REACT Project 2012. In order to take an active part in the project REACT, the students of our school have undertaken a careful research on water as a relevant topic for the environment protection.
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In order to take an active part in the project REACT, the students of our school have undertaken a careful research on water as a relevant topic for the environment protection.
Our work has included scientific experiments in the school laboratory, quality tests, reports, and a statistical analysis based on a standard questionnaire extended to partner countries.
Out of a total of 1.4 billion cubic kilometers of water on Earth, 97% is contained in seas and oceans, and men make use of only 1%. However, this percentage is not homogeneous: the most developed countries use a great deal of water, far more than what they need, whereas millions of people don’t have access to water for basic needs.
In rich countries most of the drinkable water is dispensed in plastic or glass bottles. Italy, for example, is the third largest consumer of bottled water in the world, and even the first in Europe.
Yet, the use of water supplied by public waterworks is widespread. In order to test out the healthiness of the water in the area where we live, we have carried out two experiments in our school laboratory:
After buying a special kit, we managed to reproduce the analysis of parameters present in water. According to the law decree number 32 issued in 2001, the substances in water must fall within the following standard values:
PH: 6,5 – 9,5
Hardness: 15 -50 °F
Nitrates: < 50 mg/l
Nitrites: < 0,5 mg/l
Chlorides: <250 mg/l
Sulfates: <250 mg/l
We dipped strips of paper on which we had put chemical substances into test-tubes containing water. As a result of a specific colorimetric test, we could observe that each strip revealed presence and concentration of all the substances.
At the end of our experience we noticed that our water had the required parameters, in accordance with the law. Only hardness exceeds the standard value, but that is going to alter only its flavour, not its being drinkable.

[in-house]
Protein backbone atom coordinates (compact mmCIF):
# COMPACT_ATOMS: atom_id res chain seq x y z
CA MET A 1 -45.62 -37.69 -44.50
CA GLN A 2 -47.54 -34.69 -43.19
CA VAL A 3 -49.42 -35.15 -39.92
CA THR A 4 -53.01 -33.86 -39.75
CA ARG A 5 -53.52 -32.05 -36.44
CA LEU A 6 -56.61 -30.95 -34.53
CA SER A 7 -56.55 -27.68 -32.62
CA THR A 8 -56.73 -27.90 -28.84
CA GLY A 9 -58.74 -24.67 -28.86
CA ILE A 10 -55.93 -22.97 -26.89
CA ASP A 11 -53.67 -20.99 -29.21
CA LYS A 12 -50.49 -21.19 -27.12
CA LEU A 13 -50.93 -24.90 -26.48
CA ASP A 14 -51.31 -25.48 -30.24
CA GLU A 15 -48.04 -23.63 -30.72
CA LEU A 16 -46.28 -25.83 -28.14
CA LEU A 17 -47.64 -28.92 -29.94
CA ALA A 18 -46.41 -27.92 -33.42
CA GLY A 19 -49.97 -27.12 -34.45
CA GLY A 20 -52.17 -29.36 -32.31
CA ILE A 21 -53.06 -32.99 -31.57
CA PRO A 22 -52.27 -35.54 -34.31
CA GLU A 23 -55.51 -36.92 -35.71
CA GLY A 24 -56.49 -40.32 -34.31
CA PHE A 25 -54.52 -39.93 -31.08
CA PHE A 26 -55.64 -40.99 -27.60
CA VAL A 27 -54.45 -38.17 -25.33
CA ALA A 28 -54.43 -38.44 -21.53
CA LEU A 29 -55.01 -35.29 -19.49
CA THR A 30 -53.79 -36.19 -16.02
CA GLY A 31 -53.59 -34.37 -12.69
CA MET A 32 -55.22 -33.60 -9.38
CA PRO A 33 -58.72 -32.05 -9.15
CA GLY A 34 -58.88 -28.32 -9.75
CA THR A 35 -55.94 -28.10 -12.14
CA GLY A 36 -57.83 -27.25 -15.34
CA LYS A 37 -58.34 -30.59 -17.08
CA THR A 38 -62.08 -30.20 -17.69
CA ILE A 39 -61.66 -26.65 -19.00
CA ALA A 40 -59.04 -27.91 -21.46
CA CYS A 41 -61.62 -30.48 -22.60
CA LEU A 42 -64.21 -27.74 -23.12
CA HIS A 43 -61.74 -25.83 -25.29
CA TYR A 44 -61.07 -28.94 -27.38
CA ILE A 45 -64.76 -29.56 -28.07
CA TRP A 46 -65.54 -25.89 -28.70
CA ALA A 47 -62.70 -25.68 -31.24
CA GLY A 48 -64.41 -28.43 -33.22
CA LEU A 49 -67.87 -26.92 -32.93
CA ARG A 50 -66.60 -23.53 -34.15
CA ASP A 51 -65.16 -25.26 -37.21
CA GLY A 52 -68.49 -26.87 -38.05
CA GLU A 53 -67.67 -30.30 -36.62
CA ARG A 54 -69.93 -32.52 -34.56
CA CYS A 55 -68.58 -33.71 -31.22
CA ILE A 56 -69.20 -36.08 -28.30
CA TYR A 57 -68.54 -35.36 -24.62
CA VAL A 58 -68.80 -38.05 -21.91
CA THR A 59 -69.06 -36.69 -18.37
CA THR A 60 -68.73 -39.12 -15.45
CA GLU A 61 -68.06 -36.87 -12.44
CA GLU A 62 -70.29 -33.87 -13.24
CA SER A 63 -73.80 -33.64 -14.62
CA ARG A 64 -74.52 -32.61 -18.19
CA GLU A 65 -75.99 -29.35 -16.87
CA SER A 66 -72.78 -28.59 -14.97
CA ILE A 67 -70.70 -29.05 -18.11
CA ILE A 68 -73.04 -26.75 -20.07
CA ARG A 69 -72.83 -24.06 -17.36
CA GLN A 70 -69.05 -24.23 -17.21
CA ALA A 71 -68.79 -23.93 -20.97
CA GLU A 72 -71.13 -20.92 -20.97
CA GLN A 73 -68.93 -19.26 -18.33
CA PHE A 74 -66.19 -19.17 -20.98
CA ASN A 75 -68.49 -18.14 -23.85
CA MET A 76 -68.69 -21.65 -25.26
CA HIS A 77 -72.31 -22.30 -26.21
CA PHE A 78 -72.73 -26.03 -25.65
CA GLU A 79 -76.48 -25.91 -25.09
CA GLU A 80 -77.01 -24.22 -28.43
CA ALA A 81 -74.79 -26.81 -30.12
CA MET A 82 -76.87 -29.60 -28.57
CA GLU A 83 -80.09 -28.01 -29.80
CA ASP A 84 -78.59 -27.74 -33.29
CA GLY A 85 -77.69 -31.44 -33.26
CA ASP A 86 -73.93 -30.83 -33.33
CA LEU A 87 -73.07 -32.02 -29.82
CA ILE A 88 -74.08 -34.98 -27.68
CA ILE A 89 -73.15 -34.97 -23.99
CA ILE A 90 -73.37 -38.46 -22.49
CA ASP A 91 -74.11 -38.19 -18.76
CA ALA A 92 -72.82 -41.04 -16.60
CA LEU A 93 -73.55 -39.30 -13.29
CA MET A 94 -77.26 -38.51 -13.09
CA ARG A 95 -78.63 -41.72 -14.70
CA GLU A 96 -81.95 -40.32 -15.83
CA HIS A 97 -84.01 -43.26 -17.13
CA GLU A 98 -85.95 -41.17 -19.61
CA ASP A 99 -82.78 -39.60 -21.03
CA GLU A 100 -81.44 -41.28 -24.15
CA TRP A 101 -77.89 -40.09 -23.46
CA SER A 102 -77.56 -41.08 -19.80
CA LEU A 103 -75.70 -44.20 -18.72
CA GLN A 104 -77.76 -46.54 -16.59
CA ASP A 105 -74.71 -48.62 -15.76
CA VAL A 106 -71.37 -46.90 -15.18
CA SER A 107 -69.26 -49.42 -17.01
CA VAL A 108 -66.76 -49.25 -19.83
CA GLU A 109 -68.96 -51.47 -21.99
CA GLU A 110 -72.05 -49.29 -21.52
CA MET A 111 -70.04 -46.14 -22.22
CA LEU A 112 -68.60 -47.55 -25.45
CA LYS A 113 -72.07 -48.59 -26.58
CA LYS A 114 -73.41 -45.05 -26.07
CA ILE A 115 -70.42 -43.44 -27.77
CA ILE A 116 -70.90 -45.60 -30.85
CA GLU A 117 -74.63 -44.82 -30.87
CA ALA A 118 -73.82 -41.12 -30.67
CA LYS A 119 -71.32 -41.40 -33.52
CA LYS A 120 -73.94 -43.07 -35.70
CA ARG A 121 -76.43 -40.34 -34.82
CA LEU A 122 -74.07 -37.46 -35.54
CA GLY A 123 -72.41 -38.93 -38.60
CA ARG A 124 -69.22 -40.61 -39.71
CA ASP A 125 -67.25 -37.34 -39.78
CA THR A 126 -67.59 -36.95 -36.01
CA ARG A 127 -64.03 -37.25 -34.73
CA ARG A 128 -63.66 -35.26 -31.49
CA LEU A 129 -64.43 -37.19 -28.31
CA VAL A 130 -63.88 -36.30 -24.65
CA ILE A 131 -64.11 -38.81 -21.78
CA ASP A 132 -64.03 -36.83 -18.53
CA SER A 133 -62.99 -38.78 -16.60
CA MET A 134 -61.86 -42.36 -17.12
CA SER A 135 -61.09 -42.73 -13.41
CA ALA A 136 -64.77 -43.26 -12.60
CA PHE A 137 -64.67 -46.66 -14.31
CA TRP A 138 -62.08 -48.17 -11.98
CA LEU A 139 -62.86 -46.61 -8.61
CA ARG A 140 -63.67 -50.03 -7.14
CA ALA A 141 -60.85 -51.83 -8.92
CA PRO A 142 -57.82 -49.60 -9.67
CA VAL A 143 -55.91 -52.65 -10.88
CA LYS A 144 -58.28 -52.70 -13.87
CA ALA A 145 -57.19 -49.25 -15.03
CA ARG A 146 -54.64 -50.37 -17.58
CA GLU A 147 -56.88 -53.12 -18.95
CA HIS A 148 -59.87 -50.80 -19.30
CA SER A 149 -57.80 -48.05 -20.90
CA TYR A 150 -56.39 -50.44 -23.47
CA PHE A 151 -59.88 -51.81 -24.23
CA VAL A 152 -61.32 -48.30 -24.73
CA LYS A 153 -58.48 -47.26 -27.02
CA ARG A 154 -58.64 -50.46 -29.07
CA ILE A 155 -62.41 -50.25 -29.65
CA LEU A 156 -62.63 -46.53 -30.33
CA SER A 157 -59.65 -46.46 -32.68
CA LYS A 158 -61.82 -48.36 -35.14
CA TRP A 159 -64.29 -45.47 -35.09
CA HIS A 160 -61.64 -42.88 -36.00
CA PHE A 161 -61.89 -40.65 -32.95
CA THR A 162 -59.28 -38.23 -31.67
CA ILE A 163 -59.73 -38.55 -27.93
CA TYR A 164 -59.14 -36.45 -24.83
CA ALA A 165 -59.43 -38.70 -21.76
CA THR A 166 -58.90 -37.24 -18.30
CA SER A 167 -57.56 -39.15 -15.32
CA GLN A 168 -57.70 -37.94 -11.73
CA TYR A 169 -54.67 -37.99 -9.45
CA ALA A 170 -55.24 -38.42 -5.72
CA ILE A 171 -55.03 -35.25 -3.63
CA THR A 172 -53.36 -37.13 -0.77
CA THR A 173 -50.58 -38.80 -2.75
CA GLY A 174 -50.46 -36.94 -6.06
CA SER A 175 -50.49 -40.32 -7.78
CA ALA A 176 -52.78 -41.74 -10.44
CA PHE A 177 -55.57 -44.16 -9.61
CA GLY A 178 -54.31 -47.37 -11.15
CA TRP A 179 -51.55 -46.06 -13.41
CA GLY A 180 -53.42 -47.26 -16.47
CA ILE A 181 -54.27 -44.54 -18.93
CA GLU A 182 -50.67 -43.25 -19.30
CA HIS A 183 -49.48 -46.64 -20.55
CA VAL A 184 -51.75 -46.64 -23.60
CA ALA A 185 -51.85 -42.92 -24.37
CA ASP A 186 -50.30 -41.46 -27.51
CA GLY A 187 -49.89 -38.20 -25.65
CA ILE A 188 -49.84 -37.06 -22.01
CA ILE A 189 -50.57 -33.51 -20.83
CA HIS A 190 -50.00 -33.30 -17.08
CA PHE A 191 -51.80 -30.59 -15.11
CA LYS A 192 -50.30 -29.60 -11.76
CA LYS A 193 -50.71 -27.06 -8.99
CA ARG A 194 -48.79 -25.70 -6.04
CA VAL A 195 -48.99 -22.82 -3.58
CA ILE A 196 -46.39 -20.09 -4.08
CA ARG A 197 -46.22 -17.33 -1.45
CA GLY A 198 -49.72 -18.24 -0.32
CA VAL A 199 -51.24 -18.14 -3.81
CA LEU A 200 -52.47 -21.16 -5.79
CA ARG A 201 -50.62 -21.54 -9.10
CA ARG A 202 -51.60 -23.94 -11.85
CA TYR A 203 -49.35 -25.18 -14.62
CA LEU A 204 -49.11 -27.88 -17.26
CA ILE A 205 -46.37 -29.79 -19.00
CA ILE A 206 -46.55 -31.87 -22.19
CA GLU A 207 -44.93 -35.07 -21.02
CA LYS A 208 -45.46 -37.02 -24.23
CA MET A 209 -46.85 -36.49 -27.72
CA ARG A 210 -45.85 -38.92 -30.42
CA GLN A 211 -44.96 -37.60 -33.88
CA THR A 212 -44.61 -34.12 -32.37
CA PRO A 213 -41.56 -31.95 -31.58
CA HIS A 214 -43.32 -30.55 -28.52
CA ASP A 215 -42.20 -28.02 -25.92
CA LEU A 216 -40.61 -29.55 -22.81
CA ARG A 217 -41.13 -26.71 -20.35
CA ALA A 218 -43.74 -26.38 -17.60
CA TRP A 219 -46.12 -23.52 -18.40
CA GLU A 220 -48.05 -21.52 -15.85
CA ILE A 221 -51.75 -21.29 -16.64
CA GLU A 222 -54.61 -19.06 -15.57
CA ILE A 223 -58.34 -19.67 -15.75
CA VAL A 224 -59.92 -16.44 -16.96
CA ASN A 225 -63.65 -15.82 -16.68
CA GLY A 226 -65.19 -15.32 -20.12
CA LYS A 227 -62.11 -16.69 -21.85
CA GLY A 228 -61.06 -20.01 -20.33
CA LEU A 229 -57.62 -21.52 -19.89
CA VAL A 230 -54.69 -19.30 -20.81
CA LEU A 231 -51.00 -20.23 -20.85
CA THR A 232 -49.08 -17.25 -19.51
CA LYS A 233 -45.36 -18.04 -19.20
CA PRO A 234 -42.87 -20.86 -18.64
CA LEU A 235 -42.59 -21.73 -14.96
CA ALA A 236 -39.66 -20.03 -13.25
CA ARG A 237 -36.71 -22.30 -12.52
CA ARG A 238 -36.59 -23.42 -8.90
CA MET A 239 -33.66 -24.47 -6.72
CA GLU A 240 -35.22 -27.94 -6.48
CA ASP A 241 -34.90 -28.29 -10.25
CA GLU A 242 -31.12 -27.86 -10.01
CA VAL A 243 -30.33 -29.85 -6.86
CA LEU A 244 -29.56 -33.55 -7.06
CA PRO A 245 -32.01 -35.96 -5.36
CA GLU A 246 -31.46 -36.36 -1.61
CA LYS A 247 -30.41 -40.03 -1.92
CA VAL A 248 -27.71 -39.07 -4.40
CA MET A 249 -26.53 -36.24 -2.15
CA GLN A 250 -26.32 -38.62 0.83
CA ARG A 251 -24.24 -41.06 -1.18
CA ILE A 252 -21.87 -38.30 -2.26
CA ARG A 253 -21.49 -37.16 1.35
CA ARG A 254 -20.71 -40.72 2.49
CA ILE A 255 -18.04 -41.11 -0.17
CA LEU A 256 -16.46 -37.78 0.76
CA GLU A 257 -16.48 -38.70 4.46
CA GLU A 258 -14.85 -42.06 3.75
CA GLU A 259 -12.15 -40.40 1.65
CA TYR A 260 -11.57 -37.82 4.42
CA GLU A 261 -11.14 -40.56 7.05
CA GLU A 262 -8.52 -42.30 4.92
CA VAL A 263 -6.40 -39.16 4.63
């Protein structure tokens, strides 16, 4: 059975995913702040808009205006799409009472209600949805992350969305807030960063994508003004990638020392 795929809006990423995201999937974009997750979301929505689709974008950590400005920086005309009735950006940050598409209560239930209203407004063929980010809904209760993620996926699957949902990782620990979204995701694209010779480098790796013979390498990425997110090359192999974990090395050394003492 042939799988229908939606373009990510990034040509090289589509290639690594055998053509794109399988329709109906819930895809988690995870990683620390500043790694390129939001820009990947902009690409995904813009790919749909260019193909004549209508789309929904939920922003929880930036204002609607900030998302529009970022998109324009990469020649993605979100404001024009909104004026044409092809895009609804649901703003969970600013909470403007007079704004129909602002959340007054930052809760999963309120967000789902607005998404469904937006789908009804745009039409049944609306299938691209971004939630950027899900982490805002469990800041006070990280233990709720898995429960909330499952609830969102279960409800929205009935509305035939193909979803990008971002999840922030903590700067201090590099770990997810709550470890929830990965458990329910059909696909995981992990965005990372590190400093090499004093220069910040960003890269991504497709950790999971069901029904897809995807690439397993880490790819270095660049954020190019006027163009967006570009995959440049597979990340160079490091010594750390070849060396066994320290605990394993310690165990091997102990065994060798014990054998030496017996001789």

By means of a chemical compound, the Agar, we created a culture for bacterial growth to which we added tap water in order to test out the presence of bacteria in the water.
The mixture was poured into some plates previously sterilized. Bacteria require two-three days and a propitious environment to grow up. Once this time had elapsed, the results obtained were:
- 4 out of 5 Agar plates did not show any growth of bacteria;
Bacteria are supposed to have been born because of an unfulfilling and so unsatisfactory sterilization, due to poor instruments used in the experiment. Yet, for this very reason, we can assume that the water does not contain any bacteria.
We have implemented our project with a range of statistical data obtained through questionnaires from partner countries.From these we can deduce several habits of students from many European states regarding various aspects of water. We will here analyze and compare the obtained data.
There are many types of domestic systems which treat water and allow it to be perfectly drinkable. These systems differ in how they work. The most common systems are:
This is the point of public distribution of drinking water in Empoli, which is free to use.